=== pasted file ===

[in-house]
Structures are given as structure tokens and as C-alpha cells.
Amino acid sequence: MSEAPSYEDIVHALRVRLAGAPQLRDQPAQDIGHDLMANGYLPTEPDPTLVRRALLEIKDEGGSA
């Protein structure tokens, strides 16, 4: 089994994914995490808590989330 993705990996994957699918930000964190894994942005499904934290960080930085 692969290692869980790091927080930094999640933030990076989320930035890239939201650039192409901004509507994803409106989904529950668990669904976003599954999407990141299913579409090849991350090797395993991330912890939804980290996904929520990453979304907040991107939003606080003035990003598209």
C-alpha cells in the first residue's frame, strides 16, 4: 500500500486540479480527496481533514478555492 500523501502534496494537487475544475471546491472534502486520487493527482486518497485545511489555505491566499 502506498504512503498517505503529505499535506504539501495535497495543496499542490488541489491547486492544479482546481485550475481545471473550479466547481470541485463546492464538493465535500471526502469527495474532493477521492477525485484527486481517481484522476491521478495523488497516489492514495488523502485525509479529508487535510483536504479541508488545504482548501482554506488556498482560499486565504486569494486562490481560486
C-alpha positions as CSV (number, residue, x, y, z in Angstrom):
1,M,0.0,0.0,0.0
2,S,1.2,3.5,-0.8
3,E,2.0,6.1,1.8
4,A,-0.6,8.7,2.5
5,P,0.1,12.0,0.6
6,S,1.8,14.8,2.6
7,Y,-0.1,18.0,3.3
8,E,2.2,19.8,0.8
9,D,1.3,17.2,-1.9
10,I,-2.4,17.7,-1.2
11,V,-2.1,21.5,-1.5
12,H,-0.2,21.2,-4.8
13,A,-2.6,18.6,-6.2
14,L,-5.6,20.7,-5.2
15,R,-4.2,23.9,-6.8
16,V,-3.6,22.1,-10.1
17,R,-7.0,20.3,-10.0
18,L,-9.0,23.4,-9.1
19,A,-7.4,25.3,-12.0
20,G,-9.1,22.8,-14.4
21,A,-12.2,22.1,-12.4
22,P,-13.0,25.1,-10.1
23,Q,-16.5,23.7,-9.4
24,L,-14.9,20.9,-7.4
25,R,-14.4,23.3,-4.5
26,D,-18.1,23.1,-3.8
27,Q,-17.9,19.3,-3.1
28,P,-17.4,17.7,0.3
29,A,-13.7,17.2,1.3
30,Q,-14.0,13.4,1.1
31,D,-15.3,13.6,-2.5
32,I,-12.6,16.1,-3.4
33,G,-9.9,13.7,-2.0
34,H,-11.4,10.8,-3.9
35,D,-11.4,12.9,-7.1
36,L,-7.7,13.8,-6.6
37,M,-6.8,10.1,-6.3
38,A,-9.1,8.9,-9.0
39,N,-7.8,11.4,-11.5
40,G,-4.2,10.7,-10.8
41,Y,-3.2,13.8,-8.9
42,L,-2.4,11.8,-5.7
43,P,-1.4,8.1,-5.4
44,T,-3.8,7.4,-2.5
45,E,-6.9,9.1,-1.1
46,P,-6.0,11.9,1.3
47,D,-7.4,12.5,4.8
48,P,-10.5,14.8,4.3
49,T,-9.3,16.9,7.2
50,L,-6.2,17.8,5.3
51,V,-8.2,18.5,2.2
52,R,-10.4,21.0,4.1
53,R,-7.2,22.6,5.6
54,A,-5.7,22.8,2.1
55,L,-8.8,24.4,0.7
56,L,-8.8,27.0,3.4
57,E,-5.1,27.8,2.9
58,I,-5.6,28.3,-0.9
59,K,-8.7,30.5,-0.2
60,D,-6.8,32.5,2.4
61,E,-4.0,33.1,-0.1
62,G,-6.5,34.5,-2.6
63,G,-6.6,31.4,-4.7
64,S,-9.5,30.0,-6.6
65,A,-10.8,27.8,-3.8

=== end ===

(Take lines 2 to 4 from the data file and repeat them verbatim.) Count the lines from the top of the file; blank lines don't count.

Structures are given as structure tokens and as C-alpha cells.
Amino acid sequence: MSEAPSYEDIVHALRVRLAGAPQLRDQPAQDIGHDLMANGYLPTEPDPTLVRRALLEIKDEGGSA
């Protein structure tokens, strides 16, 4: 089994994914995490808590989330 993705990996994957699918930000964190894994942005499904934290960080930085 692969290692869980790091927080930094999640933030990076989320930035890239939201650039192409901004509507994803409106989904529950668990669904976003599954999407990141299913579409090849991350090797395993991330912890939804980290996904929520990453979304907040991107939003606080003035990003598209």